Getting a recreational vehicle gives you great lifestyle options. But whether it’s a small campervan, a fifth-wheel trailer or a large Class-A motorhome, it’s a significant investment, so you need to look after it. We provide an RV maintenance checklist to help you keep your vehicle in tip-top condition so you can hit the road with confidence, whenever, wherever and however you decide to travel.
RVing increased greatly in popularity during the last couple of years, letting people vacation together at a reasonable cost. However, maintaining your vehicle properly is vitally important, not only so it doesn’t let you down while traveling, which can be pricy and frustrating, but also to minimize its depreciation in value. You will need to keep it clean and protected from extreme weather as much as possible and pay special consideration to the onboard equipment that powers all its features.
Off-Road RV Maintenance
Although your RV will spend a lot of time parked, you shouldn’t forget about it. Continuing the good habits from when you first got it, keep the interior clean and free of all food and perishable items. For similar reasons — stopping the potential entry of mold and unwanted creatures — if the vehicle is old, fix any gaps that appear between the doors and the chassis. The valves on the vehicle’s propane tank, needed for the generator, should all be closed, and to be doubly sure, sniff for leaks whenever you enter the vehicle and open the windows. The levels of liquids such as oil, antifreeze, and brake, radiator and windshield wiper fluids should all be kept topped up.
Put a Roof Over It
Rain can cause rust, bird droppings can damage a vehicle’s exterior, and even prolonged hot sunshine may affect paintwork and tires. You might therefore want to have a roof over your precious RV. A compact camper van — perhaps one of the ‘pop-top’ models — might just fit in a regular garage, but many are taller than the usual 8’ ceiling height. Length, of course, will also be an issue with other models, which can be anything up to 50’ long. A simple car port can be a good solution, but you will probably need a permit to build one, as you would for a large garage. If nothing else is possible, put a tarpaulin over your vehicle.
Get Ready for Winter
Cold seasons can adversely affect your RV in various ways. Snow must be removed regularly so it doesn’t build up, forming ice that is difficult to remove and maybe even damaging to the roof — another reason to have a carport. Drain all water pipes and freshwater and wastewater tanks. Put special RV antifreeze in the plumbing using the RV’s own water pump — using a ‘bypass kit’ to make sure it doesn’t get into the fresh water tank — or a separate hand pump. Alternatively, you can get an expert to ‘winterize’ everything properly. In addition, consider using jacks to raise your vehicle somewhat so the tires don’t acquire ‘flat spots’ over the winter.
Maintain Your RV’s Electronics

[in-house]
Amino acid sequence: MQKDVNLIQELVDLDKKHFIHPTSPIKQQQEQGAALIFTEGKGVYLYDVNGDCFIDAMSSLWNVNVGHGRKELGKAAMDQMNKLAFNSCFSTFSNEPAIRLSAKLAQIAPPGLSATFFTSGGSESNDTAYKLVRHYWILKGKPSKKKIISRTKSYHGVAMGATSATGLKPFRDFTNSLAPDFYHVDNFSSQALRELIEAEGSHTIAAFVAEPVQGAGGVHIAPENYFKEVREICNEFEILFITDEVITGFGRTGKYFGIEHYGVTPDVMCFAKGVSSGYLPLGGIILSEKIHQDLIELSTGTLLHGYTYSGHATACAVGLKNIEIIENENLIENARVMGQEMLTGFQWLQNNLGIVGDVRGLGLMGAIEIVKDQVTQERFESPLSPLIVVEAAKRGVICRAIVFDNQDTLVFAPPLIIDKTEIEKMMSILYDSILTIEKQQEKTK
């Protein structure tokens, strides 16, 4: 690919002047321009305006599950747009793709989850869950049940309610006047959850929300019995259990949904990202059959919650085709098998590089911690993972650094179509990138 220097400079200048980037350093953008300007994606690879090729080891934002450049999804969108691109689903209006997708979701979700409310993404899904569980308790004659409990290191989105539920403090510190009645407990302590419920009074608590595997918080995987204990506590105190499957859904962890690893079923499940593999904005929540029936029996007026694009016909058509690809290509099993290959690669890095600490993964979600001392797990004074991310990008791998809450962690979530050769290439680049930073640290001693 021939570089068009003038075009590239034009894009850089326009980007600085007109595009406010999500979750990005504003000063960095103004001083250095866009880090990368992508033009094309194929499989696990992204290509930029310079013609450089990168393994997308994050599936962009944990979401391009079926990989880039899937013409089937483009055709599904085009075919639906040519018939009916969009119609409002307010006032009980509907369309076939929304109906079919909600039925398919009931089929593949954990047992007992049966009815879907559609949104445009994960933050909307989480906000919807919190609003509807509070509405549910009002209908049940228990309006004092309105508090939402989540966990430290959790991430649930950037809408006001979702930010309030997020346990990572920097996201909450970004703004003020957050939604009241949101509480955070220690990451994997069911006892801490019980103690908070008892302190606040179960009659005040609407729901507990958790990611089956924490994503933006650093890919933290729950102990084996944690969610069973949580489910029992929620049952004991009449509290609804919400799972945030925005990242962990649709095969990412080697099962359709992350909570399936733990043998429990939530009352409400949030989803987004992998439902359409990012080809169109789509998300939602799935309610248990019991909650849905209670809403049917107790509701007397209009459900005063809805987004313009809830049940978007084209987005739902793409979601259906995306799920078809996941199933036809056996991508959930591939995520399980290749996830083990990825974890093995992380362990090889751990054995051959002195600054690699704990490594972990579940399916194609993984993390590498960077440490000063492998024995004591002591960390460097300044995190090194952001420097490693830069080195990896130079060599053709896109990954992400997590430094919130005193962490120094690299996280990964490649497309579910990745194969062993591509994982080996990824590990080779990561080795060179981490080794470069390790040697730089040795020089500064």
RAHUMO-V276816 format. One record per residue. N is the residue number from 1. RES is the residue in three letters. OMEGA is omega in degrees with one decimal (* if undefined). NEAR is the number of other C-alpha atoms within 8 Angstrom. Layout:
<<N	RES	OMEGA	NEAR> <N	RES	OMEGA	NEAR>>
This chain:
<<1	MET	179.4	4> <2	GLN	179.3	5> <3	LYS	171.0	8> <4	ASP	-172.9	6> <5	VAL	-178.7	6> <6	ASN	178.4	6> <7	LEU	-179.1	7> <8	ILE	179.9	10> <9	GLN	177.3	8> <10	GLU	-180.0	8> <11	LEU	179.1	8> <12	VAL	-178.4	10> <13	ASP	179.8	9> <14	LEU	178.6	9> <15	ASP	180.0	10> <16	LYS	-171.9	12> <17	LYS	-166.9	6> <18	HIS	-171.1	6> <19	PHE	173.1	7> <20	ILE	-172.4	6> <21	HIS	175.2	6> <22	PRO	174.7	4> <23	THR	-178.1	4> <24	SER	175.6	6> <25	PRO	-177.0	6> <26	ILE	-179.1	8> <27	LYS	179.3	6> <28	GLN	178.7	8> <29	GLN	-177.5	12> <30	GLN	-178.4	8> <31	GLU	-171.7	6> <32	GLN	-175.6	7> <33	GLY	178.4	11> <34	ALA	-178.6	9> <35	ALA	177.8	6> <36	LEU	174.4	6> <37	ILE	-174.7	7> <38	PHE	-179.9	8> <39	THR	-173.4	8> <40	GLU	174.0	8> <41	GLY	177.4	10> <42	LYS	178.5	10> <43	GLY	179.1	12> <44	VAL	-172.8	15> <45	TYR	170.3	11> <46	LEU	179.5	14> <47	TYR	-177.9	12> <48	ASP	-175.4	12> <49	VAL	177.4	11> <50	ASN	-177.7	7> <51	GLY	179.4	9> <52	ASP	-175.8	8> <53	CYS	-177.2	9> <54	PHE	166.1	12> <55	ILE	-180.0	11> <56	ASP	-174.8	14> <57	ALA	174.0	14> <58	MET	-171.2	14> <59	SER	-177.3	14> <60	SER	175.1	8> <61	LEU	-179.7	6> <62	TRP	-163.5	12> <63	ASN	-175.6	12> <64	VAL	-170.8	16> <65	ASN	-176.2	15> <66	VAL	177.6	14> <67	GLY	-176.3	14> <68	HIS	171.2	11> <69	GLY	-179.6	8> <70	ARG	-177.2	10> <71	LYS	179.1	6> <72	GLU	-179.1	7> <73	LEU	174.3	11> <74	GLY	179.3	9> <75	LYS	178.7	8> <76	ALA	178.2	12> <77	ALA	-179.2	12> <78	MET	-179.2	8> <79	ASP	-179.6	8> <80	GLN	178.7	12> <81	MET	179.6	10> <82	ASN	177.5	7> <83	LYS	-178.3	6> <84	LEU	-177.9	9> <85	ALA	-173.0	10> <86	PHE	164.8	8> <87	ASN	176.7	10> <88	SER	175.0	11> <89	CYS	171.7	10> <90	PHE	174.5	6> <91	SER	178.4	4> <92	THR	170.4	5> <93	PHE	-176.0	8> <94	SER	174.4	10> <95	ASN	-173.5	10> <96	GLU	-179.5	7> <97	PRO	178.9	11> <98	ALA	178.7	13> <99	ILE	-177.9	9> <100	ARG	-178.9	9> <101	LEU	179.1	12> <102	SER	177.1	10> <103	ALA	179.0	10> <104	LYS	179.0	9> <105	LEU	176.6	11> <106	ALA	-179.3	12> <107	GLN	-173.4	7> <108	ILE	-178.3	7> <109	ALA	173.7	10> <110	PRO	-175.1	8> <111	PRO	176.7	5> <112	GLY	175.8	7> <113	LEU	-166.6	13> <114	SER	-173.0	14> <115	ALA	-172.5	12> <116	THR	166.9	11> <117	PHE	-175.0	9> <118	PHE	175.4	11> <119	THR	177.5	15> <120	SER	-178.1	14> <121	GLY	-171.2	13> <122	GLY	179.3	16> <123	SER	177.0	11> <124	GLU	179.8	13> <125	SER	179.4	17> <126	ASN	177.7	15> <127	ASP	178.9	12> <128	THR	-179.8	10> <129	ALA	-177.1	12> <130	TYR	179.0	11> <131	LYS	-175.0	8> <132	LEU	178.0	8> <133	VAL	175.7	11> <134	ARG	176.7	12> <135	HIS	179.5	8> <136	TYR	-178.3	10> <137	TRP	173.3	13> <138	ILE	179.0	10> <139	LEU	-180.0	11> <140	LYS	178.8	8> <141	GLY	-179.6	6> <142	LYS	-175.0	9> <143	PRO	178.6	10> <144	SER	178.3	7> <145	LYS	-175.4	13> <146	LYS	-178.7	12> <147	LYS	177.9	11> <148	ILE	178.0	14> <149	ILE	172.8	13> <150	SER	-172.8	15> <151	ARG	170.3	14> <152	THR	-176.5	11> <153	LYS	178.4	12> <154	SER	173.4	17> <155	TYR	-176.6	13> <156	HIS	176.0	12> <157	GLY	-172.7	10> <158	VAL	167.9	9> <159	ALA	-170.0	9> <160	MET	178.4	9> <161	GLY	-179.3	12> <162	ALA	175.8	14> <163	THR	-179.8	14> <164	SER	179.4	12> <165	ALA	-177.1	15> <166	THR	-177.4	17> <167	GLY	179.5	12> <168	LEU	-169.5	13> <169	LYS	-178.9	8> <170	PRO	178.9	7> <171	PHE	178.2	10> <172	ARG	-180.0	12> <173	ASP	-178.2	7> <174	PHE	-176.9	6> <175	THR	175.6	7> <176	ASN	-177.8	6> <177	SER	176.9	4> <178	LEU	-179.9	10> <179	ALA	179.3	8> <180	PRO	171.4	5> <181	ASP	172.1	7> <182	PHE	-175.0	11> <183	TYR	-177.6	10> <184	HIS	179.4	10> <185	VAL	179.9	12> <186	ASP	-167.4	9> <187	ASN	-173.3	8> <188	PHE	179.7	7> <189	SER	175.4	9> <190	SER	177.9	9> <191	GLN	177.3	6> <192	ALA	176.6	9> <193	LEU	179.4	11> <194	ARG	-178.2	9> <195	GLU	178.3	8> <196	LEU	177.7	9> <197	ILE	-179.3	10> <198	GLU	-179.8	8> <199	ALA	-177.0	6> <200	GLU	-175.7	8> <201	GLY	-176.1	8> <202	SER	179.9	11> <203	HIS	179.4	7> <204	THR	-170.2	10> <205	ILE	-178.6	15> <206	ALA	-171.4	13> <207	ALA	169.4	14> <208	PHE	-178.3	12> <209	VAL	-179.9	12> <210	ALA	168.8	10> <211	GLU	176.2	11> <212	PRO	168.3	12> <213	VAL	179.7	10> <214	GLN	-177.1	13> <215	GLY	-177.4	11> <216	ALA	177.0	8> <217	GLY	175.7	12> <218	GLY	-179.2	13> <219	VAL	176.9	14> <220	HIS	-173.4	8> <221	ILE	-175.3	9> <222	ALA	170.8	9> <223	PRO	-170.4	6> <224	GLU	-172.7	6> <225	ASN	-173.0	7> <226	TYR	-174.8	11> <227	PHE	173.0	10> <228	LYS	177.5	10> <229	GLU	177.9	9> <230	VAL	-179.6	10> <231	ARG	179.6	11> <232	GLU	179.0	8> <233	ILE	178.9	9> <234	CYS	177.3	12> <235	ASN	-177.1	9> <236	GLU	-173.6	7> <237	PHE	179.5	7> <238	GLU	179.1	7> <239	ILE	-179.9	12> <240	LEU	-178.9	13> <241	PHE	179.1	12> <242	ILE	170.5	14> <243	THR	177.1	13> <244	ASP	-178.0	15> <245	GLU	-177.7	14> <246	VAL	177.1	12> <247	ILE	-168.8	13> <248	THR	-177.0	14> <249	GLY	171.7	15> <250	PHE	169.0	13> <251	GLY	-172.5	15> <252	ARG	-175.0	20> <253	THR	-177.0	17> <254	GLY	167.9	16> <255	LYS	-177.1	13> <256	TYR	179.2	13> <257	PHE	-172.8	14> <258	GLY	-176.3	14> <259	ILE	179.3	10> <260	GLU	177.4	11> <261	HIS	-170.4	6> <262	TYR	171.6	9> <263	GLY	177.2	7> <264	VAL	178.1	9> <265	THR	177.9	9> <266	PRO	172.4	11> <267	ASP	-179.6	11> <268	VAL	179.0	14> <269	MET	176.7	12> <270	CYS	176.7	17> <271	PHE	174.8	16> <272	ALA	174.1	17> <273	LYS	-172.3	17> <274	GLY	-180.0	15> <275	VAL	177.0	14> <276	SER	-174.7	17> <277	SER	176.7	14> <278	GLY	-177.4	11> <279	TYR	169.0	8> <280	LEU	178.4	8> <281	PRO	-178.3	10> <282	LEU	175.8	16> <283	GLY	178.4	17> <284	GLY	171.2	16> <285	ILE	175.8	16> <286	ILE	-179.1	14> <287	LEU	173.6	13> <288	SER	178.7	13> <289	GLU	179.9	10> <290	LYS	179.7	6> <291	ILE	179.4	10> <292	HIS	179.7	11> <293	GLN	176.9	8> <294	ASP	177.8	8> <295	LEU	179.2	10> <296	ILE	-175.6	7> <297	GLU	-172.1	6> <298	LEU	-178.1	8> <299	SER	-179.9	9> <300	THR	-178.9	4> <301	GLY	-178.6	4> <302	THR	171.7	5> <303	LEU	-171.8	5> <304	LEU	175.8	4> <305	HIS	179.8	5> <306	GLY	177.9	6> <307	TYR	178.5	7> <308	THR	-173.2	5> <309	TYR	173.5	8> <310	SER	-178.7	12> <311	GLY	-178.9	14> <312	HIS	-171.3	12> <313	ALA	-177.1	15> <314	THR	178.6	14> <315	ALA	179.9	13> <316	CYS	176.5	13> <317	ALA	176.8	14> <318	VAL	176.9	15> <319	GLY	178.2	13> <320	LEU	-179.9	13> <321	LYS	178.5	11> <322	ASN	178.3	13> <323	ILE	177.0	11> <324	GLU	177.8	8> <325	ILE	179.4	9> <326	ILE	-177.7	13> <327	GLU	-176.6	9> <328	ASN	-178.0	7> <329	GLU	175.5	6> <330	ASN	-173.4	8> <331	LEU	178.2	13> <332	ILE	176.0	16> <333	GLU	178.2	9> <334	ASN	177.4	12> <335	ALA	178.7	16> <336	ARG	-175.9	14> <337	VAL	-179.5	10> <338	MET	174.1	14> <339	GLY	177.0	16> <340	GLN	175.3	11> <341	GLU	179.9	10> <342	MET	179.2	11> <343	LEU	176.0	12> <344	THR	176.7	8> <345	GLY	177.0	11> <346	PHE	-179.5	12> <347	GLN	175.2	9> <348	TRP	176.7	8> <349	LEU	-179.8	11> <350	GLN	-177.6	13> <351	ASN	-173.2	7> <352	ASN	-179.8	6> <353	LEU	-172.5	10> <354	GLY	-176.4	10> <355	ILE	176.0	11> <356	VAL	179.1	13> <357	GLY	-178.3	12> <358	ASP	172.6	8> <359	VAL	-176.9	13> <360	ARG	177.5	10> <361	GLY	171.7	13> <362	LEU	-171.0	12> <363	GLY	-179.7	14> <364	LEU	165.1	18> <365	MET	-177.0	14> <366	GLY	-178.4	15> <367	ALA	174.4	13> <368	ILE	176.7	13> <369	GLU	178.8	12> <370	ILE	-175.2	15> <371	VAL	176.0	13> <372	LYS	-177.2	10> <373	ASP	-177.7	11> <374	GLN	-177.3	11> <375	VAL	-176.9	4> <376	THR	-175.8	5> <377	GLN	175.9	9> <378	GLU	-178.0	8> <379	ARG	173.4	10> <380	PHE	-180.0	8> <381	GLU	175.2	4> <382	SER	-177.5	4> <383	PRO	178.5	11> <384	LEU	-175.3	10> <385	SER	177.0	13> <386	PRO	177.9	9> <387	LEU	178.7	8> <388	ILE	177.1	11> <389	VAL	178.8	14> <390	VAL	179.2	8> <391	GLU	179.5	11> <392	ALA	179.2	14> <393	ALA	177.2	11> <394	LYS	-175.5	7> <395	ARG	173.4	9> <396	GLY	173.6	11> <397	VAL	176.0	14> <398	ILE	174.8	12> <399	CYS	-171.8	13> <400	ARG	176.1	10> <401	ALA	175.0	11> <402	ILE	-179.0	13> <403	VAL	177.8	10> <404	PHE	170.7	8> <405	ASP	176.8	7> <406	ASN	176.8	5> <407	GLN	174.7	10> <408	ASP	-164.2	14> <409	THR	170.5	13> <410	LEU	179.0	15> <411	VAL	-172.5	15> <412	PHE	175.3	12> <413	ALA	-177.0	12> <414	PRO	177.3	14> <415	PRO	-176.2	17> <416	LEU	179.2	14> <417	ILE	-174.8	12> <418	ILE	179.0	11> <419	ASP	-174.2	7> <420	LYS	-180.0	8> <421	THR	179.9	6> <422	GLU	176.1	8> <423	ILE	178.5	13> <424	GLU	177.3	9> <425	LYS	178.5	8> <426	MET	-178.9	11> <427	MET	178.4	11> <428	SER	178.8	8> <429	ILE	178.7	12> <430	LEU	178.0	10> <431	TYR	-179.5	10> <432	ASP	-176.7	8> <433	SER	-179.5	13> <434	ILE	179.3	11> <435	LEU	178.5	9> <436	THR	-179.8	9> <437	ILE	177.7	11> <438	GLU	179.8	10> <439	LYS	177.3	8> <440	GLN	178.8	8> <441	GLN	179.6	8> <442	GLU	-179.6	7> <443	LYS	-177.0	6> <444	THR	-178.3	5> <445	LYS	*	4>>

A motorhome battery can be maintained in optimal condition using a trickle-charging tender that keeps it ready for use but not overcharged. It can lose voltage capacity during cold weather, so then it’s probably better to remove it and keep it in the house, along with any smaller batteries used in the RV. You will probably want to go online while away, and although many campsites offer Wi-Fi, the new phenomenon of satellite constellation internet suits RVers well as it can be accessed even in remote locations. Fortunately, the equipment you need for this is made to be durable, but if storms are expected you should check that it’s fixed securely or take it down and store it somewhere safe.
Consider RV Self Storage
Not everybody can build a large garage or a carport. Also, parking on streets is far from ideal and your homeowners’ association may not approve of a motorhome on show on your driveway. Fortunately, the self storage industry provides spaces for large vehicles, either parking spots with or without roofs or indoor units providing more protection against the elements. For maximum TLC, some large units have climate control, keeping temperature and humidity levels constant, which is particularly useful for expensive vehicles and in places with extreme weather. The average national cost of a 10’x30’ storage unit is currently $257 as per Yardi Matrix data — some of these have higher-than-average roofs for large RVs — and is about $80 more with climate control.
Maintenance Before You Hit the Road
You now have a well-maintained RV! However, there are some extra things you need to do just before you take off. Always check that the oil and filters in your RV’s generator do not need changing. Hot destinations like deserts require a well-functioning AC system and getting professional maintenance for this is recommended. If your RV has an awning, check that as well, as you might appreciate the shade! Conversely, it can get cold in the mountains — and in deserts at nighttime — so make sure your heating system will be able to cope. Finally, run your RV’s generator for an hour or so and test all the appliances it powers — in fact, to be sure of good functionality, this can be done once a month or so when the vehicle is in storage.
You can now think about having great new experiences traveling all across the US! Attend to all the maintenance essentials and you should never find yourself stuck on a roadside phoning for help. And in addition to simply motoring, you could use that satellite internet and join the growing trend for working remotely from a recreational vehicle, and with a well-maintained rig you could even make money by renting your RV. Happy RVing!